I can never remember a time when Ovaltine was not in our kitchen. When I turned five years old, my father introduced me to the heavenly malted milk powder. He had been and still was a fan of the drink that “built a better kid.” It wasn’t my Mother’s slow brew hot chocolate, but better. If Little Orphan Annie and Captain Midnight endorsed it, that was good enough for my buddies and me. We were addicted to the stuff.
My father gave me his childhood Orphan Annie decoder pin since I was the firstborn son and the heir apparent to such collectibles. The radio show was long gone, so the pin was useless for spying, but I kept it in a goody box under my bed, just in case.
Cold winter nights usually included a mug of hot Ovaltine from the home galley right before hitting the sack. My sister and I couldn’t sleep without our steaming cup of Motherly love. The brew was almost always accompanied by a few cookies to quiet the midnight hunger pangs and keep the nightmares at bay. Ovaltine was considered its own food group; right up there with Eggs, Dairy, Kool-aid, and Peanut Butter and Jelly.
Sometime between 10 and 12 years old, my beloved Ovaltine vanished from our pantry shelf. It was an abrupt exit. I was heartbroken. I pleaded with Mother to bring my Ovaltine back; I was in withdrawal. But, unfortunately, my plea fell on deaf Mother’s ears. Her mind was made.
Nestles Quik was the new drink on the block. ” Deliciously smooth and chocolatey when mixed with cold milk, and it builds strong bones and fortitude,” said my Mother. Unfortunately, it was crap; a brown powder full of additives and fillers resembling warm chocolate spit when heated in a pan. It wasn’t Ovaltine.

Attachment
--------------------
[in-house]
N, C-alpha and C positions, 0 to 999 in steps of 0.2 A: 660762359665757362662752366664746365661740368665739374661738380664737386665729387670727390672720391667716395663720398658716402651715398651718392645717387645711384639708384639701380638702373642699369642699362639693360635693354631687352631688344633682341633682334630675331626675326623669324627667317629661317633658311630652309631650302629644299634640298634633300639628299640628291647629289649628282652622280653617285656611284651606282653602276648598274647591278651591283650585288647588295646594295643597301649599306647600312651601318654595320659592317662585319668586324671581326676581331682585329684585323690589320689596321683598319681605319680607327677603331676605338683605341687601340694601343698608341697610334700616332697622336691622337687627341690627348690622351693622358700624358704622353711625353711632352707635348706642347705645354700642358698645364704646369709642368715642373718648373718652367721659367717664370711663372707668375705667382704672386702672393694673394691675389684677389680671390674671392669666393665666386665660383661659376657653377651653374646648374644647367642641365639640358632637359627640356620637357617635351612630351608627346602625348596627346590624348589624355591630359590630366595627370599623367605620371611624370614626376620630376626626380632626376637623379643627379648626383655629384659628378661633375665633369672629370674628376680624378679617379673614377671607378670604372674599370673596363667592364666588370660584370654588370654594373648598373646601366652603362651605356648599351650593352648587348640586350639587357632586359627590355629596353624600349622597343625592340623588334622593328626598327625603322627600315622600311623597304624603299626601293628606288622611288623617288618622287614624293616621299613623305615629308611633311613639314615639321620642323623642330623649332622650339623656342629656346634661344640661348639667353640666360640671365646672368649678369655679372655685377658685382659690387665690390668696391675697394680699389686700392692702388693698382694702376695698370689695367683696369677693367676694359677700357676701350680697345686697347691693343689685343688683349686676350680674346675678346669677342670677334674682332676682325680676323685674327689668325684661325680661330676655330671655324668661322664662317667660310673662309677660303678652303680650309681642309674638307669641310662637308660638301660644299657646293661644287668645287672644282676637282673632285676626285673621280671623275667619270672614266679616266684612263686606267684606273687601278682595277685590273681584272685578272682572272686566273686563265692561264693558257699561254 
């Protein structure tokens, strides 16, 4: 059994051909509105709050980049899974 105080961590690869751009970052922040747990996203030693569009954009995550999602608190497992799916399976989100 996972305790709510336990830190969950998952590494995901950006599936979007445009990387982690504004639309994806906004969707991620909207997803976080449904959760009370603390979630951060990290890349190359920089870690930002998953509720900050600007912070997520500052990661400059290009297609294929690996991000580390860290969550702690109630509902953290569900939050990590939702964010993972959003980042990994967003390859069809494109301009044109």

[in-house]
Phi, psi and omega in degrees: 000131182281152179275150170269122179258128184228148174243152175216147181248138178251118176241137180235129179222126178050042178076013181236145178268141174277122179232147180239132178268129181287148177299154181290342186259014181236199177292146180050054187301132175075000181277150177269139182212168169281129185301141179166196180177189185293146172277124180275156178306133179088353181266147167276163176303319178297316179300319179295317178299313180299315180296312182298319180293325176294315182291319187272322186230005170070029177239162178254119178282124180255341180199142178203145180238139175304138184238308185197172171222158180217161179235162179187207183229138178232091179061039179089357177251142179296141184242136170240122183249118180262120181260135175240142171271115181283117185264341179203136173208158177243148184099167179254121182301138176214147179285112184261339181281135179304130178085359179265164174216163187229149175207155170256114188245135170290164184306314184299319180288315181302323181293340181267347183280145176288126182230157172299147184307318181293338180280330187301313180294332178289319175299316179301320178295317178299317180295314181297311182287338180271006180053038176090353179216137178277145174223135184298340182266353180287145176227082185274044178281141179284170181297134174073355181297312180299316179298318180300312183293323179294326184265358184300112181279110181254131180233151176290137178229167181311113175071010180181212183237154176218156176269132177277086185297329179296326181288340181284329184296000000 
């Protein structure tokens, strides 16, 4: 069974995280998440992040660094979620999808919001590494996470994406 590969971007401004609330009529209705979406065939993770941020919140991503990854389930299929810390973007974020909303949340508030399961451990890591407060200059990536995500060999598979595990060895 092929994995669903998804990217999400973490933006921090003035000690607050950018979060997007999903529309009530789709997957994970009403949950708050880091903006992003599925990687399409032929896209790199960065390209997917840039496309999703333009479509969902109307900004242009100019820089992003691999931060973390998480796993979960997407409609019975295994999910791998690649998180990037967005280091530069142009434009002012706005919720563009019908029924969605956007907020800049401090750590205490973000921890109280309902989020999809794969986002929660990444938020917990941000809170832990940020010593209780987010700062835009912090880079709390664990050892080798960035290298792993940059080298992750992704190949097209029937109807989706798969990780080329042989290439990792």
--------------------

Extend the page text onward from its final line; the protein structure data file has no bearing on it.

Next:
The new product was all over the television shows on Saturday morning. The Nestle Quik cartoon rabbit zipped around the television screen like a manic Bugs Bunny, touting the health benefits of Quik. Buffalo Bob and Howdy Doody were pushing it, and Roy Rogers was gulping it down as he chased the bad guys. But, of course, the good Captain Kangaroo and Mr. Greenjeans still drank Ovaltine, so all was not lost quite yet.
Decades go by, Ovaltine is replaced with boutique chocolate kinds of milk from Trader Joe’s and Whole Foods. Sleeping meds are the norm. Insomnia is a national pastime. Unfortunately, I am a member of that pitiful sport.
A few months ago, I was shopping at my local H.E.B. grocery store. Ambling up one aisle then down another, list in hand, checking it twice and all that, it’s my typical weekly shopping trip. I coughed and dropped the list. Then, bending over to retrieve it, I came eye to eye with a jar of Ovaltine, sitting there next to the Nestle Quik and Bosco syrup. I hadn’t thought of Ovaltine in forty years. I grabbed a jar and threw it in my buggy, then, just for good measure, I grabbed two more jars, just in case. I never cared for Boscoe, but since Sienfield made it famous again, what the hell; I grabbed a jar of it also, just in case.
I called Mooch and told him that the world was good today; Ovaltine is back. He asked me to grab him a couple of jars, just in case.
It’s well past midnight, and I am sitting here writing on my laptop; I am finishing my second mug of hot Ovaltine before heading off to bed. It’s good to have my cup of Motherly love once again. I may enjoy a third cup, just in case.
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